Vascular Neurology: How a Multidisciplinary Approach Improves Outcomes
When a patient experiences a vascular neurological issue – including a TIA, stroke or brain aneurysm – specialized, multidisciplinary care has been demonstrated to improve outcomes. At the Eastside Neuroscience Institute, our experts provide this care by working across specialties to design treatment plans tailored to each patient’s needs. We offer the full spectrum of treatment options – including open endarterectomy, minimally invasive carotid stenting and proactive care in asymptomatic patients with carotid narrowing, to prevent other arteries from needing treatment.
“We’re working to elevate the quality of neuroscience care on the Eastside, by offering a comprehensive stroke program that provides university-level care in a patient-centric community setting,” says Asif Khan, MD. “It truly is the best of both worlds.”
Our care begins with an evaluation by a team that includes a neurologist, a stroke neurologist, a neuro-interventionalist and a neurosurgeon. This evaluation includes state-of-the-art imaging such as CT angiography, a thorough review of each patient’s medical history and consideration of risk factors that could make the patient more likely to experience complications from anesthesia and surgery.
Our physicians have subspecialty training in areas such as stroke neurology, neurology critical care, endovascular neurosurgery and open vascular neurosurgery.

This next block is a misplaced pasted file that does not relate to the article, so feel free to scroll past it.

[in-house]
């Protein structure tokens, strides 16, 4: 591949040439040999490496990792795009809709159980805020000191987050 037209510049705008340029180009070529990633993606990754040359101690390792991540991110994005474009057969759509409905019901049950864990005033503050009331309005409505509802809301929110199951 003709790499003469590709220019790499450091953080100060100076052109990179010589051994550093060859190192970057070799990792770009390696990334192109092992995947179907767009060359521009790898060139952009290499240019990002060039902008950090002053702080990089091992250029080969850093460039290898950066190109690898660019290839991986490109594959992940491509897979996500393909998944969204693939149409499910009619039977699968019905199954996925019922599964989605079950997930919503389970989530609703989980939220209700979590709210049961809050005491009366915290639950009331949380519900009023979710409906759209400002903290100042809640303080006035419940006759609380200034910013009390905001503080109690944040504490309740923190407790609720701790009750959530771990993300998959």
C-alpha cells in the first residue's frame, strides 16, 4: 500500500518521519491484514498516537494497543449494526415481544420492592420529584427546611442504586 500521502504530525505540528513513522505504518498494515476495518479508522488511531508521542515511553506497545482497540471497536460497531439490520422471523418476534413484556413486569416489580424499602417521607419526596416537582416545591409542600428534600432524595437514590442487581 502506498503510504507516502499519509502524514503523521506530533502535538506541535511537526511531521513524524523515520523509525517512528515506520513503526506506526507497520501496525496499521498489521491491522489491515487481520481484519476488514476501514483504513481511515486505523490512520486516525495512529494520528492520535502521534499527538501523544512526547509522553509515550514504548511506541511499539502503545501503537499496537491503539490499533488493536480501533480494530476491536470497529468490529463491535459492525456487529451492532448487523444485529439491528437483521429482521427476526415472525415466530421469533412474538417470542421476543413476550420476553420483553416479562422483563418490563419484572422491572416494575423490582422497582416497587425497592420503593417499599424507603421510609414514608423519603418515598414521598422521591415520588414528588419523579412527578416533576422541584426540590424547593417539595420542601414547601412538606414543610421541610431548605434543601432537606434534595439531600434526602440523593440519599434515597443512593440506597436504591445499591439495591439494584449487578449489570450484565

“We trade ideas on what would work best for each patient, and our diverse training means we bring many perspectives to bear as we map out potential care plans and come to an agreement on what’s most appropriate,” Dr. Khan says.
Collaboration in Action: How We Approach Carotid Artery Disease
When we see a patient with carotid artery disease, for example, we use angiography to understand the extent of their condition, and if it can be initially managed by lifestyle changes and/or medications. If surgical treatment is appropriate, we consider risk factors like past radiation exposure, advanced age, a high neck lesion and chronic obstructive pulmonary disease.
“If there are significant risk factors, the patient might be best served by carotid stenting, which can be done under local anesthesia, instead of carotid endarterectomy,” Dr. Khan says. “We offer both options here, and we’ll educate patients about the relative risks and benefits, so they can make an informed decision about what’s right for them.”
Putting Patients First
Our collaborative approach extends to how we work with patients. We work to understand their lifestyle and goals, we educate them about their options, and we take time to answer all of their questions. We maintain that relationship for as long as in they’re in our care, via follow-up appointments and by making sure we’re doing everything we can to help them stay as healthy and happy as possible.
“One thing I love about working here is that our culture includes a commitment to building long-lasting relationships with each and every patient,” Dr. Khan says. “Those relationships are vital to helping each patient feel comfortable and make the best medical decisions, and it makes it even more gratifying when we see them have a good outcome and get back to enjoying life.”
The Eastside Neuroscience Institute is a growing practice and is accepting patients from across our region.